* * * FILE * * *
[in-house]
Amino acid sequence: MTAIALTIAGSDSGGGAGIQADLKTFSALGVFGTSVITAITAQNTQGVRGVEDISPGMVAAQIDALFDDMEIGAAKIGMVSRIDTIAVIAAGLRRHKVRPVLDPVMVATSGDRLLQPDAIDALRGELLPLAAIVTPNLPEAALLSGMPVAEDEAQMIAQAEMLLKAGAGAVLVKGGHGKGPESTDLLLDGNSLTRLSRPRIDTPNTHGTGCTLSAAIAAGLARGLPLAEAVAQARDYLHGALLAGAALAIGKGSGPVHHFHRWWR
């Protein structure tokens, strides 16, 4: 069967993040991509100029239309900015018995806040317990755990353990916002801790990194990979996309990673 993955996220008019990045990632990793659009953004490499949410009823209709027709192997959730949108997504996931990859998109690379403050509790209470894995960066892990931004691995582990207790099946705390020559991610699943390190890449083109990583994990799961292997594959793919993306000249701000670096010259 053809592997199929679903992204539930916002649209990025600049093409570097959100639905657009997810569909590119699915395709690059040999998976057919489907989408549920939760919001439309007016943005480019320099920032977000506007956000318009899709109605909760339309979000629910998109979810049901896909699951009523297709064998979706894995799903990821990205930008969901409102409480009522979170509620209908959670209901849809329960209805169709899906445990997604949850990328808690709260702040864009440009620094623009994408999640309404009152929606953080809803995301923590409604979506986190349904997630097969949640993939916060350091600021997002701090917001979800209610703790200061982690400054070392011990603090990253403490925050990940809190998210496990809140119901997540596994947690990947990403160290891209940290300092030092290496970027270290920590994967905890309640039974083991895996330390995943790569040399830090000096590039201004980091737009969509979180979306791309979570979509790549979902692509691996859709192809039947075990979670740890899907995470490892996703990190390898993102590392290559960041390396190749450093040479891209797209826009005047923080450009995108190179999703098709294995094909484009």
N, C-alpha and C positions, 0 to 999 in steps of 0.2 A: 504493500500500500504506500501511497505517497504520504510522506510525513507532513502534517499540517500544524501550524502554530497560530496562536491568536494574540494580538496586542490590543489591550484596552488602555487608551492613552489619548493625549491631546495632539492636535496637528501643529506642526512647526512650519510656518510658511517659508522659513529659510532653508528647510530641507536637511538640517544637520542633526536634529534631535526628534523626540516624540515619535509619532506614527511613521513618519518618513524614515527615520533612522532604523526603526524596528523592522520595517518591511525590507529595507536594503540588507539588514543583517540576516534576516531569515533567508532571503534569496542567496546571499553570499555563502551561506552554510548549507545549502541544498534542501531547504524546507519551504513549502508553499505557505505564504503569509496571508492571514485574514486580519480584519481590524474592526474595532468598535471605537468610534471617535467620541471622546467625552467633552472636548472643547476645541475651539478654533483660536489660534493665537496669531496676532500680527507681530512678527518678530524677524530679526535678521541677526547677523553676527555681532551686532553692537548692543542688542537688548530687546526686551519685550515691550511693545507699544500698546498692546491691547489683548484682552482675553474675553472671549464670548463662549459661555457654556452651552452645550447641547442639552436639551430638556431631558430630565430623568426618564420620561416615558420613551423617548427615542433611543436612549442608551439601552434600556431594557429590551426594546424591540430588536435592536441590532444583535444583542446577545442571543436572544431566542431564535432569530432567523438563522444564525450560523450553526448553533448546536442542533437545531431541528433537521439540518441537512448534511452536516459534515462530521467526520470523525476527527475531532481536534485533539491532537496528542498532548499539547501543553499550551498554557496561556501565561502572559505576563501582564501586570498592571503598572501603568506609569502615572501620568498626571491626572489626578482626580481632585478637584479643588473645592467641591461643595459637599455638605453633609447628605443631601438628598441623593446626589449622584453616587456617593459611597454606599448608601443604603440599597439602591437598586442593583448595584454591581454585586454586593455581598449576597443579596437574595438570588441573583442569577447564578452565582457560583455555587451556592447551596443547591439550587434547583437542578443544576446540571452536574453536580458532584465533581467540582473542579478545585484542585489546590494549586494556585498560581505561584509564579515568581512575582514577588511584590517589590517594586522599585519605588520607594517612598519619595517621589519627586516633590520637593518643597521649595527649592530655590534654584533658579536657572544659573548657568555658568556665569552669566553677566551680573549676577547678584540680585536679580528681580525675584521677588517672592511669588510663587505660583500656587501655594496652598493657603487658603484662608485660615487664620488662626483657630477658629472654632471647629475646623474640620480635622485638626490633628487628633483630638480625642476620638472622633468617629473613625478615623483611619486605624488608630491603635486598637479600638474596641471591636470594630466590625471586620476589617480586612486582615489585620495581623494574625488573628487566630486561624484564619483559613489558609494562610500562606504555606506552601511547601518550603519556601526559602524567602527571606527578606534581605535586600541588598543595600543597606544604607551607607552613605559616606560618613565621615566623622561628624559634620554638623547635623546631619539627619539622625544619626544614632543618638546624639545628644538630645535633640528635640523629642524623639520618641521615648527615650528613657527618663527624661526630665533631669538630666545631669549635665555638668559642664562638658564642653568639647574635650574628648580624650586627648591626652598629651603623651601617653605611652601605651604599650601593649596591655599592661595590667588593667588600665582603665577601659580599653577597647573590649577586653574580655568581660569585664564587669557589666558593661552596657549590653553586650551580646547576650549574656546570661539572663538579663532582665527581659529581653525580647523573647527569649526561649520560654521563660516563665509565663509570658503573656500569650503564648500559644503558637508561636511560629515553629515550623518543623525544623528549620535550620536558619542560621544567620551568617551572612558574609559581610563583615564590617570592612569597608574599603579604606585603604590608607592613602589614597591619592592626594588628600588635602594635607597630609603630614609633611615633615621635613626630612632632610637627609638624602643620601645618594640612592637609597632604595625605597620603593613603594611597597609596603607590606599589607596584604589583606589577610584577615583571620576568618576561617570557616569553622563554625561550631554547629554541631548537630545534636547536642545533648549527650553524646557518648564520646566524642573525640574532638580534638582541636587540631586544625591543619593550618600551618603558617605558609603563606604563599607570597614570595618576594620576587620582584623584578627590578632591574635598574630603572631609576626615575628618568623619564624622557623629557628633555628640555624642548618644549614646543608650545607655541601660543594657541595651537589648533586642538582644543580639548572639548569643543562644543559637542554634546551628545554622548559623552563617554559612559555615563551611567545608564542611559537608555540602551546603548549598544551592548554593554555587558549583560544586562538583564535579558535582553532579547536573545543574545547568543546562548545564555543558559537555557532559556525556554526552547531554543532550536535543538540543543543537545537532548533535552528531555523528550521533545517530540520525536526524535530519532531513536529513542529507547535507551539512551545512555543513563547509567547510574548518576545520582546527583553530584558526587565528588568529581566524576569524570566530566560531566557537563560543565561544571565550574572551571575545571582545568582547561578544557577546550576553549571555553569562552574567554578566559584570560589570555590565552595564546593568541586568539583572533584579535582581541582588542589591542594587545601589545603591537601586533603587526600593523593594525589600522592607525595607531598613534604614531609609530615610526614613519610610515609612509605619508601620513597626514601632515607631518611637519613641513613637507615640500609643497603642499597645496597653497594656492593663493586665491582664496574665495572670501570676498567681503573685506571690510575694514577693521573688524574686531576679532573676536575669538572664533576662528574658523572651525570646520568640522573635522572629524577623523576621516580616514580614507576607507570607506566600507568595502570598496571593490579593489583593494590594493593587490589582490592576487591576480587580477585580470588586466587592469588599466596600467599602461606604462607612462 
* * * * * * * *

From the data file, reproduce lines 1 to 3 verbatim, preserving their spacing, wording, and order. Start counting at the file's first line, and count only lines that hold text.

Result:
[in-house]
Amino acid sequence: MTAIALTIAGSDSGGGAGIQADLKTFSALGVFGTSVITAITAQNTQGVRGVEDISPGMVAAQIDALFDDMEIGAAKIGMVSRIDTIAVIAAGLRRHKVRPVLDPVMVATSGDRLLQPDAIDALRGELLPLAAIVTPNLPEAALLSGMPVAEDEAQMIAQAEMLLKAGAGAVLVKGGHGKGPESTDLLLDGNSLTRLSRPRIDTPNTHGTGCTLSAAIAAGLARGLPLAEAVAQARDYLHGALLAGAALAIGKGSGPVHHFHRWWR
């Protein structure tokens, strides 16, 4: 069967993040991509100029239309900015018995806040317990755990353990916002801790990194990979996309990673 993955996220008019990045990632990793659009953004490499949410009823209709027709192997959730949108997504996931990859998109690379403050509790209470894995960066892990931004691995582990207790099946705390020559991610699943390190890449083109990583994990799961292997594959793919993306000249701000670096010259 053809592997199929679903992204539930916002649209990025600049093409570097959100639905657009997810569909590119699915395709690059040999998976057919489907989408549920939760919001439309007016943005480019320099920032977000506007956000318009899709109605909760339309979000629910998109979810049901896909699951009523297709064998979706894995799903990821990205930008969901409102409480009522979170509620209908959670209901849809329960209805169709899906445990997604949850990328808690709260702040864009440009620094623009994408999640309404009152929606953080809803995301923590409604979506986190349904997630097969949640993939916060350091600021997002701090917001979800209610703790200061982690400054070392011990603090990253403490925050990940809190998210496990809140119901997540596994947690990947990403160290891209940290300092030092290496970027270290920590994967905890309640039974083991895996330390995943790569040399830090000096590039201004980091737009969509979180979306791309979570979509790549979902692509691996859709192809039947075990979670740890899907995470490892996703990190390898993102590392290559960041390396190749450093040479891209797209826009005047923080450009995108190179999703098709294995094909484009």